The five-year averages of growing season heat accumulation expressed as growing degree-days (GDD) and recent extreme minimum air temperatures recorded during the month of January in Michigan’s five AVAs (Table 2) highlight the importance these three types of grapevines (European, American and cold climate) have on the state’s grape production regions, and how matching these cultivars to the site will improve vineyard success in winters with extreme low temperatures.

Bud and cane cold damage assessments in Michigan’s AVAs following the minimum low temperatures described in this article are underway. Assessing cold damage should be conducted in the vineyard throughout the winter. Assess the bud and cane tissues for damage and visual tissue—browning can be seen in the bud and cane tissues—to determine the degree of damage for your specific cultivar and site (Fig. 6). Depending upon cultivar and degree of damage, specific pruning can compensate for primary bud damage and assist in vineyard recovery.

Figure 6
Figure 6. Cold damage assessment in laboratory.

Considerations for future grape production in the wake of extremely low temperatures

Matching cultivar to a suitable site

The single most important cultural/management practice for successful vineyard production is to match the species and cultivar to a site that is suitable. For example, European cultivars are more cold tender and disease susceptible than all other species, and will require access to Lake Michigan’s weather moderating effects. Historically, the southwest grape producing region of the state typically is warmer (higher GDD accumulation) and more humid than the northwest (Table 2). Pathogens like powdery and downy mildew, botrytis and sour rot proliferate in humid/wet conditions and are generally more prevalent in the southwest than in the northwest AVAs. These different macroclimate characteristics played a major role for the larger plantings of American or cold climate in the southwest region and the majority of V. vinifera planting and production being centralized in the northwest regions of Michigan near the lake shore.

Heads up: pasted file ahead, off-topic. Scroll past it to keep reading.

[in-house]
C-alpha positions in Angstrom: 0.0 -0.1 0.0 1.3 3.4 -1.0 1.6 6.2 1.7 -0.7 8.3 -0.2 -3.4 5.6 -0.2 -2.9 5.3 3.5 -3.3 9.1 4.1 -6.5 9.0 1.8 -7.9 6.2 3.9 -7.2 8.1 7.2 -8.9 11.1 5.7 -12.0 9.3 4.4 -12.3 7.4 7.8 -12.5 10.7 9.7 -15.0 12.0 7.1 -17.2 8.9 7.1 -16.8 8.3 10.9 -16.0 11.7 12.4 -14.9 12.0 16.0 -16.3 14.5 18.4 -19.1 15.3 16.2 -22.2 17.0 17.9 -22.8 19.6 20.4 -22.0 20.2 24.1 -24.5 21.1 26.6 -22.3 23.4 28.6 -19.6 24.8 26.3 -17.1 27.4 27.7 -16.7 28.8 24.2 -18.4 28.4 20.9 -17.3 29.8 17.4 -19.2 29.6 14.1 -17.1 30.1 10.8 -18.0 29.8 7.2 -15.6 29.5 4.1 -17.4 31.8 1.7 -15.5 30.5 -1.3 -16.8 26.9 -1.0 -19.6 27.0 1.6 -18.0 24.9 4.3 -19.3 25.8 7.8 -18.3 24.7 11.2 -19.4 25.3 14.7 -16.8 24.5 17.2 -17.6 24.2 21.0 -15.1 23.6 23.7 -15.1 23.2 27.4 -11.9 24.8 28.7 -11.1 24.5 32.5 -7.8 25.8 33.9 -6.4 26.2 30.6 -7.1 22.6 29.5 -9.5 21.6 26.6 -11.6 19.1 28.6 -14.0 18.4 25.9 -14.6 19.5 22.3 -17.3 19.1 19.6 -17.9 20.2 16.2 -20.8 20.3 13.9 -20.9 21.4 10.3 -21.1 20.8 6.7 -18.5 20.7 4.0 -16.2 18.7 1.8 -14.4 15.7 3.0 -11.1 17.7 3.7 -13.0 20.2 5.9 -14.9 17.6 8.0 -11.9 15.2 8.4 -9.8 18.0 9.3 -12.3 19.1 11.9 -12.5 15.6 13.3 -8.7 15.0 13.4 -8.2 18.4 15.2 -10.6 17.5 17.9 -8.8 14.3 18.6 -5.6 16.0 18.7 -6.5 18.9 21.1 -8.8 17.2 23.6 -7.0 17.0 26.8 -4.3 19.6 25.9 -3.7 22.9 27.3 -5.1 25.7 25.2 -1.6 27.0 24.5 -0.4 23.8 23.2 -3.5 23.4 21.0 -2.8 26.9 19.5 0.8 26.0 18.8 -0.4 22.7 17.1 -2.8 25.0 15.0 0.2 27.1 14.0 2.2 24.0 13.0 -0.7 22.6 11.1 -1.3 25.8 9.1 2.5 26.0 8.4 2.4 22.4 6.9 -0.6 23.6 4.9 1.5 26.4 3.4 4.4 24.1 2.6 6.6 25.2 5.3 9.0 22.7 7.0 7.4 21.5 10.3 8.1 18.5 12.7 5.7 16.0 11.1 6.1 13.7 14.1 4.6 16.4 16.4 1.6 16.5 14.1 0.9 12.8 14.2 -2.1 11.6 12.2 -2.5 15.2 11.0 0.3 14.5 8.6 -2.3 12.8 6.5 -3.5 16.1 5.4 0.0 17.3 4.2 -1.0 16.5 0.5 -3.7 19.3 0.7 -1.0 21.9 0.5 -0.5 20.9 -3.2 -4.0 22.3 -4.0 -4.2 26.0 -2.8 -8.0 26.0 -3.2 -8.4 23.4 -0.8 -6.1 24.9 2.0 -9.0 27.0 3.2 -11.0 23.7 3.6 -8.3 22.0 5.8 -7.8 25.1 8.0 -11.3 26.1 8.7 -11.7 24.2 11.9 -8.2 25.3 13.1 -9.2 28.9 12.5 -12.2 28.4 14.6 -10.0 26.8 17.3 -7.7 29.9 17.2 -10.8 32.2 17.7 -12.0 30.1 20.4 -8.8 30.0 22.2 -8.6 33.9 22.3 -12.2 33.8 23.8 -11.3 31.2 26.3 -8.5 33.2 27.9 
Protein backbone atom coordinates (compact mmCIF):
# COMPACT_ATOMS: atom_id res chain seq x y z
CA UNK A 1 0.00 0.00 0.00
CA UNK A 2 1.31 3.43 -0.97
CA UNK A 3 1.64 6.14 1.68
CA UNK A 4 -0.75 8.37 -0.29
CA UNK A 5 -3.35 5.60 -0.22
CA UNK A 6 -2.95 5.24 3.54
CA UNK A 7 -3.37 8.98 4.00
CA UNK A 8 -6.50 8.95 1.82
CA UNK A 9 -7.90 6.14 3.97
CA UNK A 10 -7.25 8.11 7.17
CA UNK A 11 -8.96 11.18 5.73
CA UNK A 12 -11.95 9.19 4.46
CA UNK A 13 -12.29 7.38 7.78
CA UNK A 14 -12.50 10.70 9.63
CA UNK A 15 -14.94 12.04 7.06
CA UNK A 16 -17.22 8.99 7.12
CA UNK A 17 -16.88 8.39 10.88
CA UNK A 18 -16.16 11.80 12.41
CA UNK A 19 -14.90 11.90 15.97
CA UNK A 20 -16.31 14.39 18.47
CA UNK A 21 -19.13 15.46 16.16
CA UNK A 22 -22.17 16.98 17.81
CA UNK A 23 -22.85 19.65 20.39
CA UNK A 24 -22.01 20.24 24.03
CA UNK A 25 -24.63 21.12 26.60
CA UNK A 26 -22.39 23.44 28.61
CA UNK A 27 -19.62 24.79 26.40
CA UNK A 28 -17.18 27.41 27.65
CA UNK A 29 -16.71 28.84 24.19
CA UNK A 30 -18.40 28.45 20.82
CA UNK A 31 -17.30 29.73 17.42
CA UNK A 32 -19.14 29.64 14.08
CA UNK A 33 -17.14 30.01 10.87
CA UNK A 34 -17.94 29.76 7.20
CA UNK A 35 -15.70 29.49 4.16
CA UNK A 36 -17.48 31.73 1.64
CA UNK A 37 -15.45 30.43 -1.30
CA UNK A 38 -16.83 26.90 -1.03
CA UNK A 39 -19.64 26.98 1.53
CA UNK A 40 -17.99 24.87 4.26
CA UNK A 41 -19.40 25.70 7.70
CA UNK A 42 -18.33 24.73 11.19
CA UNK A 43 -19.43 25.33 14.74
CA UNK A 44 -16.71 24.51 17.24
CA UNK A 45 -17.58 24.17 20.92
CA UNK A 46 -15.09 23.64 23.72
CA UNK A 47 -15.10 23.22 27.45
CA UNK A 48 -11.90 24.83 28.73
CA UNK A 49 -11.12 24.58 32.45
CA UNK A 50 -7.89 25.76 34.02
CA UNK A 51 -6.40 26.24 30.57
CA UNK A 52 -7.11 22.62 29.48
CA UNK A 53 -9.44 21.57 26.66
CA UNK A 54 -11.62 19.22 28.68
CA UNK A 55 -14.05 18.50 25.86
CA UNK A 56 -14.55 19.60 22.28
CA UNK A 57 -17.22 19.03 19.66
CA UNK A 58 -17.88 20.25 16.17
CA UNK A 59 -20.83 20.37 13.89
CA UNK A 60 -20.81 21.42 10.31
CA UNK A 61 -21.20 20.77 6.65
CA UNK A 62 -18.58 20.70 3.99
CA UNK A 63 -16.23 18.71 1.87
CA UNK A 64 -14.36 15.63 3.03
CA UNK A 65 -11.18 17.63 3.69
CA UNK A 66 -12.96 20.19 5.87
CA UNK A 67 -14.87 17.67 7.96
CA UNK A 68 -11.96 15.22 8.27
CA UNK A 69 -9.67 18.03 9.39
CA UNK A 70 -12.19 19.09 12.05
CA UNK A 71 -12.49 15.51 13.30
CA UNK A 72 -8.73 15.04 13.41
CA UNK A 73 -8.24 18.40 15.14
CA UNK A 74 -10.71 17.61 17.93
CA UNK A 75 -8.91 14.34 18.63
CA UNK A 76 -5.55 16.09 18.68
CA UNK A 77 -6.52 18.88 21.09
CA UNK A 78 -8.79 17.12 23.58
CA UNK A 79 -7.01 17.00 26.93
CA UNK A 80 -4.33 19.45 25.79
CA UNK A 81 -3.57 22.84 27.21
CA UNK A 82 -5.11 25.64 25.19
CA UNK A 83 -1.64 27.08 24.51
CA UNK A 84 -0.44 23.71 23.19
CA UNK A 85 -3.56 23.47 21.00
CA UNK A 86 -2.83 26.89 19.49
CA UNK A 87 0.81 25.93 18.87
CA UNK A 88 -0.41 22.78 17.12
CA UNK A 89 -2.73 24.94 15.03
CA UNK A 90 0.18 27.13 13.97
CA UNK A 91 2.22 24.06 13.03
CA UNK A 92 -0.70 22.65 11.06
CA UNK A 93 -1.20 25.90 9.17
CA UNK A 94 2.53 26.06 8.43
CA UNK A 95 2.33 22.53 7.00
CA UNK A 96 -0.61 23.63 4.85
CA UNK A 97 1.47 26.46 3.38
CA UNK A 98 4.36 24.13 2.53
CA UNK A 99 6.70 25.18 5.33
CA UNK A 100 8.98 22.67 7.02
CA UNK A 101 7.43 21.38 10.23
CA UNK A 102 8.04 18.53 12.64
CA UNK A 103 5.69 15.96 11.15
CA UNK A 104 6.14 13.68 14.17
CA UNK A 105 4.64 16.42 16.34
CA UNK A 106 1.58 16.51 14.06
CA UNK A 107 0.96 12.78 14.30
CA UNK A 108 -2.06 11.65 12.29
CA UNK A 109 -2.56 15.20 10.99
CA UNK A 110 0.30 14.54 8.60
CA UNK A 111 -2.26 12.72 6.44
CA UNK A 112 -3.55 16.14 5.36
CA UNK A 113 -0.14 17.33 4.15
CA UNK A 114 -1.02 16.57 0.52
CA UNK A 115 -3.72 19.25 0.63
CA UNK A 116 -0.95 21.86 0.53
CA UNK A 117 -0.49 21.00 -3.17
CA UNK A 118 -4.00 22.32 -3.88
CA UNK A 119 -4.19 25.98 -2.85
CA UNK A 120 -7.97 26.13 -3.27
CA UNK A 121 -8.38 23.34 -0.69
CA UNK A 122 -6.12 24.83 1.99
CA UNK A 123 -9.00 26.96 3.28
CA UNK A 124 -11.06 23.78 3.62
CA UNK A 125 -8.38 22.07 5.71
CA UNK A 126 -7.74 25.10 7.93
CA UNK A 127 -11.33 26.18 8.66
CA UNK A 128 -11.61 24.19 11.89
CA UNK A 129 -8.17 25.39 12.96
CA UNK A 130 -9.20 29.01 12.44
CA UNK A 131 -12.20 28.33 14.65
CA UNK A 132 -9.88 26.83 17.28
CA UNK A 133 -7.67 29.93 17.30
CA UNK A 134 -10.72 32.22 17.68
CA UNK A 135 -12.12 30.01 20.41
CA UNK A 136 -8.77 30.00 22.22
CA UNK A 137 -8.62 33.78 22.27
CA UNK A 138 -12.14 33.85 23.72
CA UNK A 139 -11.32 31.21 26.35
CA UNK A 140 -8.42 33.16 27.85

Managing crop control and disease pressure

Over cropping the grapevine due to improper pruning (or lack of cluster/shoot thinning for vigorous vines), and early defoliation due to disease are the leading contributors to reduced cold hardiness in Michigan grapevines. With too much crop, the grapevine depletes carbohydrates during fruit ripening that would otherwise be directed towards cold acclimation -- mature or hardening off buds and wood for winter. With early defoliation, sometimes caused by early fall frost but typically caused by pathogens like powdery and downy mildew, the grapevine leaves cannot convert sunlight into carbohydrates that would otherwise be used for cold acclimation.